Sample Mississippi's favourite delicacy, a small version of the lobster, cooked and served up in a variety of hot and spicy ways at the annual festival honouring crawfish. Activities on offer include live musical entertainment, carnival rides and of course vendors supplying plenty of treats for seafood lovers.
Over the last few years, the festival has evolved from a small foodie event to a full-fledged music festival, held over two weekends in April. The diverse line-up includes genres like country, zydeco, rock, blues, and R&B.
Without Clarksdale, Mississippi, there'd be no such thing as the Delta Blues. The Juke Joint Festival, held annually in this charming little town on the banks of the Sunflower River, is all about celebrating the wonderful musical heritage passed down by greats such as Son House, Robert Johnson, and Skip James.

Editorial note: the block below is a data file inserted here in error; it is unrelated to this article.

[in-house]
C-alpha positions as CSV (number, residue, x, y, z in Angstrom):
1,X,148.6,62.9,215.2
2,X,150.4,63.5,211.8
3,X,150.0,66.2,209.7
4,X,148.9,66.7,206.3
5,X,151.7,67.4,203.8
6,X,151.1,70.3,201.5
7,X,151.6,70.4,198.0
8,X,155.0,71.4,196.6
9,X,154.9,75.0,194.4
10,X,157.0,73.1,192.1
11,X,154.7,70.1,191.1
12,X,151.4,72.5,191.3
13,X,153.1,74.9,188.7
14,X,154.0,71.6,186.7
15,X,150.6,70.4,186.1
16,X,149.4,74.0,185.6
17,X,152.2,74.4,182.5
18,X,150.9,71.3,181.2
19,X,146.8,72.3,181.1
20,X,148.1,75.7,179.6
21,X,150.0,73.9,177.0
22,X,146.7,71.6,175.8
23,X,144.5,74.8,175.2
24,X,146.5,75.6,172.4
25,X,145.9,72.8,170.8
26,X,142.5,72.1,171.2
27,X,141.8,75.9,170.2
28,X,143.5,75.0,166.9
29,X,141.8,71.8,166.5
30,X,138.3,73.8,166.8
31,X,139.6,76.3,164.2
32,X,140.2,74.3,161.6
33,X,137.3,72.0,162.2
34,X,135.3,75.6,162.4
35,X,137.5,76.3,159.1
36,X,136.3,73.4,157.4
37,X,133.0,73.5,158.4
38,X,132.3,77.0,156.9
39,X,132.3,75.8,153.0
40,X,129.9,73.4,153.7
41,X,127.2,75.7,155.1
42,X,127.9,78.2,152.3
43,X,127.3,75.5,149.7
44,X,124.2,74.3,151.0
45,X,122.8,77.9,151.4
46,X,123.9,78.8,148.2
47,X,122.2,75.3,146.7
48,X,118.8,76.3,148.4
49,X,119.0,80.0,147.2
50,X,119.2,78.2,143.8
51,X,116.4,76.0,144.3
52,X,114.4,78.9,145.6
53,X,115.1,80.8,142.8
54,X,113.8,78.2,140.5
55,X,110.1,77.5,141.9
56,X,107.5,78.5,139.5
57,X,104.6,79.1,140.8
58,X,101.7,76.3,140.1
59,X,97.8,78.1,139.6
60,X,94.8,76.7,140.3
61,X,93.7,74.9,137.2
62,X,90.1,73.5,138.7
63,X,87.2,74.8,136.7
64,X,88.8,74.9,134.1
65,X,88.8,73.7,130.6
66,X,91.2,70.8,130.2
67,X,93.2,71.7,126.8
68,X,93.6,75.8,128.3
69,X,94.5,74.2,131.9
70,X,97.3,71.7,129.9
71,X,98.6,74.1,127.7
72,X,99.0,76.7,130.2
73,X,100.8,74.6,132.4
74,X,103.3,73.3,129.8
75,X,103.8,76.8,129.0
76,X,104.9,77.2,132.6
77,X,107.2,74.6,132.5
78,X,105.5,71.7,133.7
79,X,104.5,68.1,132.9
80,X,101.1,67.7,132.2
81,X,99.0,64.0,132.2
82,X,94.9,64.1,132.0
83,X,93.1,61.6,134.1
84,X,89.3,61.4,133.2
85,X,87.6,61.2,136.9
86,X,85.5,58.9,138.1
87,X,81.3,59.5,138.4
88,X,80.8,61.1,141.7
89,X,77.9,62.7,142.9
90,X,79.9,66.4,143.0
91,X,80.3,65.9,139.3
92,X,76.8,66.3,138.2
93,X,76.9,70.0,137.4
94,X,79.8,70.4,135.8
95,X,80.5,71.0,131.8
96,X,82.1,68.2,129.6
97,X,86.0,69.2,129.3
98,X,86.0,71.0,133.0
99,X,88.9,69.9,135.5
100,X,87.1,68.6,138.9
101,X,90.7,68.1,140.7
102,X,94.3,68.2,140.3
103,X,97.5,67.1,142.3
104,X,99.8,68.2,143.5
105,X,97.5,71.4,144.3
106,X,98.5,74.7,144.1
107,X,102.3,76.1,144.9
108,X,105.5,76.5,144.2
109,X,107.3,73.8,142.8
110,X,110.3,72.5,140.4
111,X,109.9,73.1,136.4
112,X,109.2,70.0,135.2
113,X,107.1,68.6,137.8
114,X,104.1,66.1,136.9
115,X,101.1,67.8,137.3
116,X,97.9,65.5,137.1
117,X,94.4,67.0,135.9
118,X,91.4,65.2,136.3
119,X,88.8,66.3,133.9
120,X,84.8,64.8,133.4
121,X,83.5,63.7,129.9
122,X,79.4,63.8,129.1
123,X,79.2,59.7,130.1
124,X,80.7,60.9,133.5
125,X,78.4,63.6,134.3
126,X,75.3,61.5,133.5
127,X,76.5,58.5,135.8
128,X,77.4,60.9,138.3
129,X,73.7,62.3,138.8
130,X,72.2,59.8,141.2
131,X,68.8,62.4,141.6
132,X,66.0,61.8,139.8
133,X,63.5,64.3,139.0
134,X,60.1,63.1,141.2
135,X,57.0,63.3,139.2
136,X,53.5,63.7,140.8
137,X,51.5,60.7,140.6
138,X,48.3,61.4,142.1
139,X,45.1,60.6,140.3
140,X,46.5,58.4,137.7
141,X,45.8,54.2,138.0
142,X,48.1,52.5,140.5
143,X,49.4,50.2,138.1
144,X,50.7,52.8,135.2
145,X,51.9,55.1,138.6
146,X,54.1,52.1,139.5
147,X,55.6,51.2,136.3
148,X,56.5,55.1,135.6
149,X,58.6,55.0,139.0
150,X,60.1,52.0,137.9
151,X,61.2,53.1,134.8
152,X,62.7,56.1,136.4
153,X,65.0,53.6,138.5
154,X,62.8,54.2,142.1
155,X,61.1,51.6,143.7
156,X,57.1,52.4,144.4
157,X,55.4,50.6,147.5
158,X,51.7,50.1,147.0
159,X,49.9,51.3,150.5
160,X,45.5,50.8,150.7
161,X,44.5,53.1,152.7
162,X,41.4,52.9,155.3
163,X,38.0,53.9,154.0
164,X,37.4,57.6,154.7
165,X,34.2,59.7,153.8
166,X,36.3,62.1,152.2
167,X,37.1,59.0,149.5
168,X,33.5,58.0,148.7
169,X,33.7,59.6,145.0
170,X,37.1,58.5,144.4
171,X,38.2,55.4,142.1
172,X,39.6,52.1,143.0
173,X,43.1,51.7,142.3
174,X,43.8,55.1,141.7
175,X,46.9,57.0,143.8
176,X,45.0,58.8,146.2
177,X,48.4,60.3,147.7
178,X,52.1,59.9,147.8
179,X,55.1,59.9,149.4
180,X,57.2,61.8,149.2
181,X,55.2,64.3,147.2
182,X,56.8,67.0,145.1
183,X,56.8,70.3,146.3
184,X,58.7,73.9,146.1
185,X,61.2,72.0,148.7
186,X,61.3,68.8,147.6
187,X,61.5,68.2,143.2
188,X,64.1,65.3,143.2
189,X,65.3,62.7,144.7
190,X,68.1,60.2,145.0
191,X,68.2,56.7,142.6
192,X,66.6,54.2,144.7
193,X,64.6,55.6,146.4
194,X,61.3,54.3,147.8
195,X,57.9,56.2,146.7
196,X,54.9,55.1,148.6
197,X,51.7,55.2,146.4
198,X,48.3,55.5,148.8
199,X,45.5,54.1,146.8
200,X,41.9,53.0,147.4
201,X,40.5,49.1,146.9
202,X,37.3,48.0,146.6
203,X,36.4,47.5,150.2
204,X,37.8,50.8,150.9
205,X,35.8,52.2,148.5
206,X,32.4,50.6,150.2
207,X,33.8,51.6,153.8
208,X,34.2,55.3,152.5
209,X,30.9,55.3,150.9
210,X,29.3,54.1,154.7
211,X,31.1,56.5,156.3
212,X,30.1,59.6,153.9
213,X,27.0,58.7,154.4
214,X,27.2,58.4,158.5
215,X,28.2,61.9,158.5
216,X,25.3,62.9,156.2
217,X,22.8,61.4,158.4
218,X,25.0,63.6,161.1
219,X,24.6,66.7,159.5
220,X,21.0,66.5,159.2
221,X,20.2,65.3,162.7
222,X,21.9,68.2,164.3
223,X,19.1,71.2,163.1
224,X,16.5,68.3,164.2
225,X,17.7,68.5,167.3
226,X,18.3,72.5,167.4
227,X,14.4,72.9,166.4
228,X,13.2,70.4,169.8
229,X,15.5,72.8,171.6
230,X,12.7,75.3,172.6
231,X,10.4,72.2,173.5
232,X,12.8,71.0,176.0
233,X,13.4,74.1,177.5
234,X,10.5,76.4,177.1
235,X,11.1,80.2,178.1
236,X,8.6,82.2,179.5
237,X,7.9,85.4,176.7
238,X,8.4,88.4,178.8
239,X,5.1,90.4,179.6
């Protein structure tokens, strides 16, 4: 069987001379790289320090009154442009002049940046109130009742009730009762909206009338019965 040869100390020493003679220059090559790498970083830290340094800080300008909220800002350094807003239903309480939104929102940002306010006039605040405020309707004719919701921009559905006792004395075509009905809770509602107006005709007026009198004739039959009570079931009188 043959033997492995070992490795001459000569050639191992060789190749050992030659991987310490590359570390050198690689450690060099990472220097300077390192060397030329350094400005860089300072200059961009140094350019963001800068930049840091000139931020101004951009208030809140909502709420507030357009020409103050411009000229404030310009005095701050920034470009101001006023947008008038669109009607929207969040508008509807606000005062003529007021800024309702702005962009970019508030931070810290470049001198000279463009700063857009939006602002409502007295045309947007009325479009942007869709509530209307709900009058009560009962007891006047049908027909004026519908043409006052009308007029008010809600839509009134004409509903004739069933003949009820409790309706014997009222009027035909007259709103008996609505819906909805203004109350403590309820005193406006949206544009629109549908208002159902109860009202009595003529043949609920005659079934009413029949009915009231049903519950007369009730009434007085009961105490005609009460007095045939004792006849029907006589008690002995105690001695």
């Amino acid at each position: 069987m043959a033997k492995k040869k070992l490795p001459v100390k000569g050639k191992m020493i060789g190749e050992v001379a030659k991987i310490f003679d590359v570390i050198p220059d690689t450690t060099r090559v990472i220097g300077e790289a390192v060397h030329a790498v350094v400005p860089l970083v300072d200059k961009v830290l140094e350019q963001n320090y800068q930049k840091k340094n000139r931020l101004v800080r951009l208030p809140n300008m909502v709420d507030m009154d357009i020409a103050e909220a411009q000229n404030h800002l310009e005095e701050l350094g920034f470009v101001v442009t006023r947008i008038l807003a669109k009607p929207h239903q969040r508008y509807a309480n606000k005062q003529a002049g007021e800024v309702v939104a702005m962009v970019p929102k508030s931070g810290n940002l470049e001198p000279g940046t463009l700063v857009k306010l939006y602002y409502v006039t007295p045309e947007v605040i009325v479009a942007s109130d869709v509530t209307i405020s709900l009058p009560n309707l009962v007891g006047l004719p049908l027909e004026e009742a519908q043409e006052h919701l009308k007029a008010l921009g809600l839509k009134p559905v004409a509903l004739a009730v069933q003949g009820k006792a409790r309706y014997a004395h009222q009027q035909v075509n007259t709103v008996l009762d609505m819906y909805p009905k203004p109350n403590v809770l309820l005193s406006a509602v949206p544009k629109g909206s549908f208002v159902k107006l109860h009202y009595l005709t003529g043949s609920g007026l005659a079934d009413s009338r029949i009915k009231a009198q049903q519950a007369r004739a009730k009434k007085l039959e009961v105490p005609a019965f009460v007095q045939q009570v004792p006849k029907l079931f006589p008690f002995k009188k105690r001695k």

Half small town fair and half blues festival, it does more than simply entertain attendees: it aims to educate and enlighten locals and blues tourists alike through a series of performances, exhibits, and presentations involving music, art, storytelling, film, and children's events. Don't miss this opportunity to learn more about one of America's great cultural assets and, of course, to listen some authentic, down-home playing while you're at it!
Hiring a car is the best way to get around in Jackson as many of the attractions lie outside the city. Parking is easy to find everywhere but downtown. The JATRAN bus is a reliable way to get around. It operates Monday to Friday 5.15am-7.45pm and on Saturday from 6.45am-6.45pm. Most routes operate every 60 minutes with limited service every 30 minutes on Routes 1, 8 and 12. A single one-way fare costs about $1.50. Metered taxis are available, but must be booked by phone at least 30 minutes in advance as cabs do not cruise or wait at taxi ranks.